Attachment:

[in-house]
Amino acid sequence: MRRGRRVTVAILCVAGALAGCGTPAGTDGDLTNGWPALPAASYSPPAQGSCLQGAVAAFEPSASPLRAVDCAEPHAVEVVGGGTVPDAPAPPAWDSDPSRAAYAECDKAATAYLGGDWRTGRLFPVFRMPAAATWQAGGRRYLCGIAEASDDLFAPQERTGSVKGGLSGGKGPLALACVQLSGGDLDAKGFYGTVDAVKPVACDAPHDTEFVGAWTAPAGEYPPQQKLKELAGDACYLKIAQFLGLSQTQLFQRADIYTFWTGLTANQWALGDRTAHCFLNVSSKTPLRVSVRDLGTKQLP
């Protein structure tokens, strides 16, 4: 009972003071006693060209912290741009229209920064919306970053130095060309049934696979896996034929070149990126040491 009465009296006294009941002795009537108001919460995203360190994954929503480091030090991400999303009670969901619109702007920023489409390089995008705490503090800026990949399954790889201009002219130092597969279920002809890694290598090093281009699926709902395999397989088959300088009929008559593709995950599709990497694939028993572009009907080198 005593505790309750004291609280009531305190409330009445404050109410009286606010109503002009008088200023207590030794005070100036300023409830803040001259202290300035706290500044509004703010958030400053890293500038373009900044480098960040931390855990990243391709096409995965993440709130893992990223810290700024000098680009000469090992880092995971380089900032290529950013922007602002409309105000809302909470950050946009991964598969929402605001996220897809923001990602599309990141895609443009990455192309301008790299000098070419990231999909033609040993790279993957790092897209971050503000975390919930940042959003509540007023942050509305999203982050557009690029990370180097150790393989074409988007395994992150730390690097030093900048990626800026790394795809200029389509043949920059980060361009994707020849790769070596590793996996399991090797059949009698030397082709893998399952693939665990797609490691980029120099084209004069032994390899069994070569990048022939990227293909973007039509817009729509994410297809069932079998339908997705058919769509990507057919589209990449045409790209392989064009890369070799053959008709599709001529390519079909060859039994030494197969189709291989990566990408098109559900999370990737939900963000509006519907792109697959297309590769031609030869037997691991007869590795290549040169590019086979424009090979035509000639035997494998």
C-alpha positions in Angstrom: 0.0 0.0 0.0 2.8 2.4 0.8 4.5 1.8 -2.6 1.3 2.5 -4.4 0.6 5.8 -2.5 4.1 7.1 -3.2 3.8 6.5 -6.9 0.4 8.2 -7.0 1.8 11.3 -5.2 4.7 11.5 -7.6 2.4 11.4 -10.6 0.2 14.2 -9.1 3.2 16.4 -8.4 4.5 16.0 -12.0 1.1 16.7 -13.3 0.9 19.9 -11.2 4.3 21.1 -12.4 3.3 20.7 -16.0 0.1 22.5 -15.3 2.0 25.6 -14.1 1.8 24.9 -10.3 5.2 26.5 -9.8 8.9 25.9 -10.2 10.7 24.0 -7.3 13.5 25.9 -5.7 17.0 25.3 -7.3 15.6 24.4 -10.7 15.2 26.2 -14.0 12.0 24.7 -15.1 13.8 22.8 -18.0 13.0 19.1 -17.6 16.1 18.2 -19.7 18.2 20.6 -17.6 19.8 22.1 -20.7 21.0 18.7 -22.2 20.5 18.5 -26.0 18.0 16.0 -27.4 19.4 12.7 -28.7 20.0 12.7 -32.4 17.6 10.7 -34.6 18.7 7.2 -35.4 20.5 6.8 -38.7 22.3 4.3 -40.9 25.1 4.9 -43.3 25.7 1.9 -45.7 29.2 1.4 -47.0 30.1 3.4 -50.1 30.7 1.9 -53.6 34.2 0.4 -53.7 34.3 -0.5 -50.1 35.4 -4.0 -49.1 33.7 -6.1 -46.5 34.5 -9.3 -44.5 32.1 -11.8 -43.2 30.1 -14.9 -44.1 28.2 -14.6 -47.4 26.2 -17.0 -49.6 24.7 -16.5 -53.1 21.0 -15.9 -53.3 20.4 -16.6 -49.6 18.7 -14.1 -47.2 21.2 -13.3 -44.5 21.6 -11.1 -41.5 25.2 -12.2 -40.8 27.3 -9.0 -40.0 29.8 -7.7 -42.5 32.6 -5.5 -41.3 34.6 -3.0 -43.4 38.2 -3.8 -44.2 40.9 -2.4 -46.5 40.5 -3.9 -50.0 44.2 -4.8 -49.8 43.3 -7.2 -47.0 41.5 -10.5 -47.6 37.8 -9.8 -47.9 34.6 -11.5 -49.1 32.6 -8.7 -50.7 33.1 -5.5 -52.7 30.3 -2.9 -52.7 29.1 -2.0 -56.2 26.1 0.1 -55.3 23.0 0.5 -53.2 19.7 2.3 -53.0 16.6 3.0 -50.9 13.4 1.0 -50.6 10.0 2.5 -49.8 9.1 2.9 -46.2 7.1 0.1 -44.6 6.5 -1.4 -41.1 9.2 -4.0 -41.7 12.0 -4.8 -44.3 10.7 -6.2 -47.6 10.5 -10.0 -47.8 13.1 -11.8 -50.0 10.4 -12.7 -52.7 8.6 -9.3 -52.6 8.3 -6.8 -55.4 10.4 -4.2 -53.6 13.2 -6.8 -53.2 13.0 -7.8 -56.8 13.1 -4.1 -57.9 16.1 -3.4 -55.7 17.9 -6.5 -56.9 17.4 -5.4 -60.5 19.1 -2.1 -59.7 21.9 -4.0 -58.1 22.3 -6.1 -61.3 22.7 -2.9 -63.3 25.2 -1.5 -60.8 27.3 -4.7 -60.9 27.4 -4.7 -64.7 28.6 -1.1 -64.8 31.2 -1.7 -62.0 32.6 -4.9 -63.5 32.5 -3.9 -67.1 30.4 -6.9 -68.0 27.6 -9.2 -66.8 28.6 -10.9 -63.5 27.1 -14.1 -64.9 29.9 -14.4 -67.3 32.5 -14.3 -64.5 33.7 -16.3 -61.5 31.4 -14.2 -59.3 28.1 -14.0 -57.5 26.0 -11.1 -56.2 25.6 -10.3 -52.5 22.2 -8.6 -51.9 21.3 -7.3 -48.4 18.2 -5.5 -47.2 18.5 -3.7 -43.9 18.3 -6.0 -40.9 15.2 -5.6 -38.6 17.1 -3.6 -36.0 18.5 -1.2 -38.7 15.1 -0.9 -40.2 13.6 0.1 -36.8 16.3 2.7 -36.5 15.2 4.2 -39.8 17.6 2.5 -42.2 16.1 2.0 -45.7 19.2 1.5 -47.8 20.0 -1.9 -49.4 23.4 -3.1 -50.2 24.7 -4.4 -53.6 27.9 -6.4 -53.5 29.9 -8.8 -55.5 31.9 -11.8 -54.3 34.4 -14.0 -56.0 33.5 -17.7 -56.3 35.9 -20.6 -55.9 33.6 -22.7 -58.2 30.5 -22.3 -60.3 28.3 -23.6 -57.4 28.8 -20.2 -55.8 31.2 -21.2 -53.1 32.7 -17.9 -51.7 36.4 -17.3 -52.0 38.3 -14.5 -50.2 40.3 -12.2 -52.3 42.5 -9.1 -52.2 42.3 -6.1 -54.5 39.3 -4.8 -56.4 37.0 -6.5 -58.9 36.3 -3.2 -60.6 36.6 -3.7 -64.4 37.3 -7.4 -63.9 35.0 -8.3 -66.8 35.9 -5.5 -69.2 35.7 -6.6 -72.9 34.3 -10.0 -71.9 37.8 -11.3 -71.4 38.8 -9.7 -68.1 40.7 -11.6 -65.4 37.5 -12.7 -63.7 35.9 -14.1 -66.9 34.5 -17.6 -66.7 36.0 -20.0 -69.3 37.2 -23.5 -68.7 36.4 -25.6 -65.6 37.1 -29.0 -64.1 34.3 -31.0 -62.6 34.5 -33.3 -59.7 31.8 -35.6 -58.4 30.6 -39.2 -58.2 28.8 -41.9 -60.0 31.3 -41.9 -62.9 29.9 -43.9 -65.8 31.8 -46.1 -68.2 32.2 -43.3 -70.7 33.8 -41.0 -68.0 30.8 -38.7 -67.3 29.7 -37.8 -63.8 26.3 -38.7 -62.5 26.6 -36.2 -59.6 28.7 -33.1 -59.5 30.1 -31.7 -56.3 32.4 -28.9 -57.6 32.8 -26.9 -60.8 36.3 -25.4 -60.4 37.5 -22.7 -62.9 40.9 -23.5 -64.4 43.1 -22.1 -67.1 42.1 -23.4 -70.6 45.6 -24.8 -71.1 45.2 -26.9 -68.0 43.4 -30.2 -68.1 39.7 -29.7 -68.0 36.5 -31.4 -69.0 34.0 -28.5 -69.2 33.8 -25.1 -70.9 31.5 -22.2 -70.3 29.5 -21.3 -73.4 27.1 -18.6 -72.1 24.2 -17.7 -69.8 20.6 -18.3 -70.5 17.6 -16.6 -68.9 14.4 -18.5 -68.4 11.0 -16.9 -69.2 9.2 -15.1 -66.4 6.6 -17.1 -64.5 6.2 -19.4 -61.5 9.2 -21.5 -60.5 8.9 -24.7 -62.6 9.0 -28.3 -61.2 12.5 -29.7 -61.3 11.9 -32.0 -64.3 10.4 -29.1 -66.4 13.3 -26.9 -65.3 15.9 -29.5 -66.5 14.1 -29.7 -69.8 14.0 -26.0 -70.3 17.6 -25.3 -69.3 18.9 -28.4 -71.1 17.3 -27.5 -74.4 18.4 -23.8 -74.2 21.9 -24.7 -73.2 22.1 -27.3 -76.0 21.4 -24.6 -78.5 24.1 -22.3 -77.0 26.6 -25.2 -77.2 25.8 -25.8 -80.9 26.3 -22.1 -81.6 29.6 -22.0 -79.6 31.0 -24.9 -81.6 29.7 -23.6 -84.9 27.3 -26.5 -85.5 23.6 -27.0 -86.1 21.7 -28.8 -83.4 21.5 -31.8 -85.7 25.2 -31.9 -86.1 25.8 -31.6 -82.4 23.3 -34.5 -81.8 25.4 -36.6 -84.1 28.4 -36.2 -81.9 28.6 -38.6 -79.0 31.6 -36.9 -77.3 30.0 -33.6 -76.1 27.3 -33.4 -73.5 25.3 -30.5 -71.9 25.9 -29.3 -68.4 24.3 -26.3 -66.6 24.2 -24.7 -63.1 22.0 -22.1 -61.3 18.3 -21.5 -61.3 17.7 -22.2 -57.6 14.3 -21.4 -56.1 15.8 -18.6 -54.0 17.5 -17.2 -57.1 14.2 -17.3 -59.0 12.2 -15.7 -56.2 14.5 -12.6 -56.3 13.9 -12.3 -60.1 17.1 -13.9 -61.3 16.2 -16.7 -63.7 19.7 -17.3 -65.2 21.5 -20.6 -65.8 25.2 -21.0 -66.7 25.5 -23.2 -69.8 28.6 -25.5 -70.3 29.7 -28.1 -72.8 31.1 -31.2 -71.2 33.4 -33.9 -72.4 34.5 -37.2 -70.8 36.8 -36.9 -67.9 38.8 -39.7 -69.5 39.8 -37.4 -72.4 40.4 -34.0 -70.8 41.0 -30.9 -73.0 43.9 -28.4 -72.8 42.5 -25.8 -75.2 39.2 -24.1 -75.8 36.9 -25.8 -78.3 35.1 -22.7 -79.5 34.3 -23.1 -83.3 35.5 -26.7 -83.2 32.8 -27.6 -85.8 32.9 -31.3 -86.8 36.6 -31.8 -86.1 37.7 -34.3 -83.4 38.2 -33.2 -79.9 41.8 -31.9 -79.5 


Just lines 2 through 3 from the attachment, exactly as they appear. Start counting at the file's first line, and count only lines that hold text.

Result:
Amino acid sequence: MRRGRRVTVAILCVAGALAGCGTPAGTDGDLTNGWPALPAASYSPPAQGSCLQGAVAAFEPSASPLRAVDCAEPHAVEVVGGGTVPDAPAPPAWDSDPSRAAYAECDKAATAYLGGDWRTGRLFPVFRMPAAATWQAGGRRYLCGIAEASDDLFAPQERTGSVKGGLSGGKGPLALACVQLSGGDLDAKGFYGTVDAVKPVACDAPHDTEFVGAWTAPAGEYPPQQKLKELAGDACYLKIAQFLGLSQTQLFQRADIYTFWTGLTANQWALGDRTAHCFLNVSSKTPLRVSVRDLGTKQLP
């Protein structure tokens, strides 16, 4: 009972003071006693060209912290741009229209920064919306970053130095060309049934696979896996034929070149990126040491 009465009296006294009941002795009537108001919460995203360190994954929503480091030090991400999303009670969901619109702007920023489409390089995008705490503090800026990949399954790889201009002219130092597969279920002809890694290598090093281009699926709902395999397989088959300088009929008559593709995950599709990497694939028993572009009907080198 005593505790309750004291609280009531305190409330009445404050109410009286606010109503002009008088200023207590030794005070100036300023409830803040001259202290300035706290500044509004703010958030400053890293500038373009900044480098960040931390855990990243391709096409995965993440709130893992990223810290700024000098680009000469090992880092995971380089900032290529950013922007602002409309105000809302909470950050946009991964598969929402605001996220897809923001990602599309990141895609443009990455192309301008790299000098070419990231999909033609040993790279993957790092897209971050503000975390919930940042959003509540007023942050509305999203982050557009690029990370180097150790393989074409988007395994992150730390690097030093900048990626800026790394795809200029389509043949920059980060361009994707020849790769070596590793996996399991090797059949009698030397082709893998399952693939665990797609490691980029120099084209004069032994390899069994070569990048022939990227293909973007039509817009729509994410297809069932079998339908997705058919769509990507057919589209990449045409790209392989064009890369070799053959008709599709001529390519079909060859039994030494197969189709291989990566990408098109559900999370990737939900963000509006519907792109697959297309590769031609030869037997691991007869590795290549040169590019086979424009090979035509000639035997494998």